5. The electronic power supply system according to claim 4 wherein said ramp type waveform signal comprises a sawtooth signal.
6. The electronic power supply system according to claim 3 wherein said signal processor comprises a stored program microcomputer.
7. The electronic power supply system according to claim 4 wherein said digital logic gate circuit comprises an AND gate.
8. The electronic power supply system according to claim 4 wherein said switching element comprises a semiconductor switching element.
9. The electronic power supply system according to claim 4 wherein said switching element comprises a MOSFET type switching element.
10. The electronic power supply system according to claim 1 wherein said signal processor means control a start and a stop operation of said system power control circuit in response to a predetermined value of said second signal Ee.
11. The electronic power supply system according to claim 1 wherein said signal processor controls a start operation of said power control circuit in response to said second signal Ee and having a value Ee>Eo, where Eo comprises a value stored in said memory necessary for activation of said system power control circuit and where VLD>0 indicates that said load is operating.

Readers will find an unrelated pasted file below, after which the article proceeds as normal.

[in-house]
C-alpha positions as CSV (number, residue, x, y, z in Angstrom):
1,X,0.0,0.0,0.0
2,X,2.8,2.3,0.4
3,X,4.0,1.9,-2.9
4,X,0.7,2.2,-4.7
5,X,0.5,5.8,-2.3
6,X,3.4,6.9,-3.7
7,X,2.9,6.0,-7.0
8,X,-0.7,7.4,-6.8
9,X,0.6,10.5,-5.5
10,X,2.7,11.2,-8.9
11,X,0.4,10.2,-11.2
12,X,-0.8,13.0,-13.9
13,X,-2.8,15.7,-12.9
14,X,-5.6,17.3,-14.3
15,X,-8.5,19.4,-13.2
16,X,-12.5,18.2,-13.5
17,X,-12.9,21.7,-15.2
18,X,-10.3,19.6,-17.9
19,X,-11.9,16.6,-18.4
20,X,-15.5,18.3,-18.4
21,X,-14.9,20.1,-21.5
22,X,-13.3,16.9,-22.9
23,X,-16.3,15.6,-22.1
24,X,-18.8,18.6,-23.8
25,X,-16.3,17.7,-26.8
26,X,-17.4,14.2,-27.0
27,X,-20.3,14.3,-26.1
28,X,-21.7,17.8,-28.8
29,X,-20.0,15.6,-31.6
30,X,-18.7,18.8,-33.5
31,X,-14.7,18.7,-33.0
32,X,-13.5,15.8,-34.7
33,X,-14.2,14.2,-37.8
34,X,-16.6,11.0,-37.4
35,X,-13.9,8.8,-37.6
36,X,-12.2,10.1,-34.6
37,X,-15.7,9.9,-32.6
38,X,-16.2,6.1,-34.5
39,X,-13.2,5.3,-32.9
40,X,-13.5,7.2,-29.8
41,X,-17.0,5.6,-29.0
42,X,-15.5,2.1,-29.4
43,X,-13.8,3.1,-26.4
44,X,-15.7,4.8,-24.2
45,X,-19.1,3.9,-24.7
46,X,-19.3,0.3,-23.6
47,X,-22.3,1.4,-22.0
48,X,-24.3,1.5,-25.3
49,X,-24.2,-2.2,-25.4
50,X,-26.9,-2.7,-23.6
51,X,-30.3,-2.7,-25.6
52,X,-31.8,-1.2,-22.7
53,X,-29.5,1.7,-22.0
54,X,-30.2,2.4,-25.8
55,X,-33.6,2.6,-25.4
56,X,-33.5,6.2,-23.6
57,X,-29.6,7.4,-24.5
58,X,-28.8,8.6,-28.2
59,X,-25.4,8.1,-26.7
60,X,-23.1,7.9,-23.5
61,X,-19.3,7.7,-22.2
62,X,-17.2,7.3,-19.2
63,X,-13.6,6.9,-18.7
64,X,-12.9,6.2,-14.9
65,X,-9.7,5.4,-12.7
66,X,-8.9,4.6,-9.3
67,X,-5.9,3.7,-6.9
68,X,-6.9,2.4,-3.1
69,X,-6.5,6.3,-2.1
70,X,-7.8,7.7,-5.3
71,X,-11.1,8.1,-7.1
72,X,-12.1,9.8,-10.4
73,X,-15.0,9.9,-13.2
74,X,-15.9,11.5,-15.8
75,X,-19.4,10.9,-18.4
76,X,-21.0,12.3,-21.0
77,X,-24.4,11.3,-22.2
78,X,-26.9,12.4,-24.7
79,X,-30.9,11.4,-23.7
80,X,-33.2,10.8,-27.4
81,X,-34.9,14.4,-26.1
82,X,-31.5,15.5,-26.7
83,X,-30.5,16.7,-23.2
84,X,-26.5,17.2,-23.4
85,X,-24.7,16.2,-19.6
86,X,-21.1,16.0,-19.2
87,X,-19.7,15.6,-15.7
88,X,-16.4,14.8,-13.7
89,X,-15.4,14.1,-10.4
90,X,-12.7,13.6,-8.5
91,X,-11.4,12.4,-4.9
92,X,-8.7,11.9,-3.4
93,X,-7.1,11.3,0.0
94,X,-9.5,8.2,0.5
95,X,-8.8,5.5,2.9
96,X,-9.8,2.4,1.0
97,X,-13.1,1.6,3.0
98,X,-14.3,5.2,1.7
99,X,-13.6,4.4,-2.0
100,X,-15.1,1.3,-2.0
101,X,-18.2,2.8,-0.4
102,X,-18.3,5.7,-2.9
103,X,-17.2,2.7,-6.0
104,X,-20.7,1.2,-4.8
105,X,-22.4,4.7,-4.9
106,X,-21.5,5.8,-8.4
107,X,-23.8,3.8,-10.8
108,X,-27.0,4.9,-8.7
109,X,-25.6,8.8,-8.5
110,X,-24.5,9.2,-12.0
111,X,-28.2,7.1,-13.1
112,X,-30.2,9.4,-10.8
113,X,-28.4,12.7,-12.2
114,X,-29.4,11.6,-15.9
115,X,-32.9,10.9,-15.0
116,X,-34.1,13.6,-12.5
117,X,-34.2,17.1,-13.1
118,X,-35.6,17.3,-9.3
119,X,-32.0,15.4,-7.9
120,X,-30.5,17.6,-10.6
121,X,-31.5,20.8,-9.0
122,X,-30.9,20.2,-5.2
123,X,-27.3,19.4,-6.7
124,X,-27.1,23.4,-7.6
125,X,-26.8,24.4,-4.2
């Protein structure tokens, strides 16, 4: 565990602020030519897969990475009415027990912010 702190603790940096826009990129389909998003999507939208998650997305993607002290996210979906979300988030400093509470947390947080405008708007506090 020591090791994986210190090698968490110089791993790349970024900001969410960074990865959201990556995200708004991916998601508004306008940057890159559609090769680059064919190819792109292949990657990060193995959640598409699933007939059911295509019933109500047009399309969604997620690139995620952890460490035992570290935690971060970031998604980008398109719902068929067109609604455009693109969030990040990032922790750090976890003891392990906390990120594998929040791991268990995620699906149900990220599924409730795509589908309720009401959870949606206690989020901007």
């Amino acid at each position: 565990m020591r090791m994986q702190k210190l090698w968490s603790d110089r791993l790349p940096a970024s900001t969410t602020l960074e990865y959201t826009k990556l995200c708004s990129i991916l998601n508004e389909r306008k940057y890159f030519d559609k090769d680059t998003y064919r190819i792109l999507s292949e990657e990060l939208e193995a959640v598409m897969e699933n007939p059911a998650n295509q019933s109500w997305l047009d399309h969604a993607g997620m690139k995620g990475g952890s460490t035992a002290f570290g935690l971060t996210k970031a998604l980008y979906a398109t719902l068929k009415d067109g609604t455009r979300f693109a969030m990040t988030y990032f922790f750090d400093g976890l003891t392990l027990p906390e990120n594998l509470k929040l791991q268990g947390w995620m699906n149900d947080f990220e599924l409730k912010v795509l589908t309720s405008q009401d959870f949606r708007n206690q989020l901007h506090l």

Description

This application is a continuation, of application Ser. No. 07/870,891, filed on Apr. 20, 1992, now abandoned.

BACKGROUND OF THE INVENTION

1. Field of the Invention

The present invention relates to electric power supply systems and, more particularly, to an electric power supply system which includes a commercial power source and another power source and in which power is supplied to load by employing those two power sources in combination.

2. Description of the Background Art

Conventionally, non-utility generators or the like have been used in place of commercial electric power in factories or the like in order to reduce concentrated demands for commercial electric power due to a concentrated use of coolers in the daytime, especially the summer time. Recently, solar photovoltaic cells which have been recently developed have also been used as one of countermeasures for the reduction of concentrated demands for commercial power. Further, a system has been developed in which a solar photovoltaic cell and a commercial power source are used in combination by effectively using characteristics of the solar photovoltaic cell that generates power only in the daytime.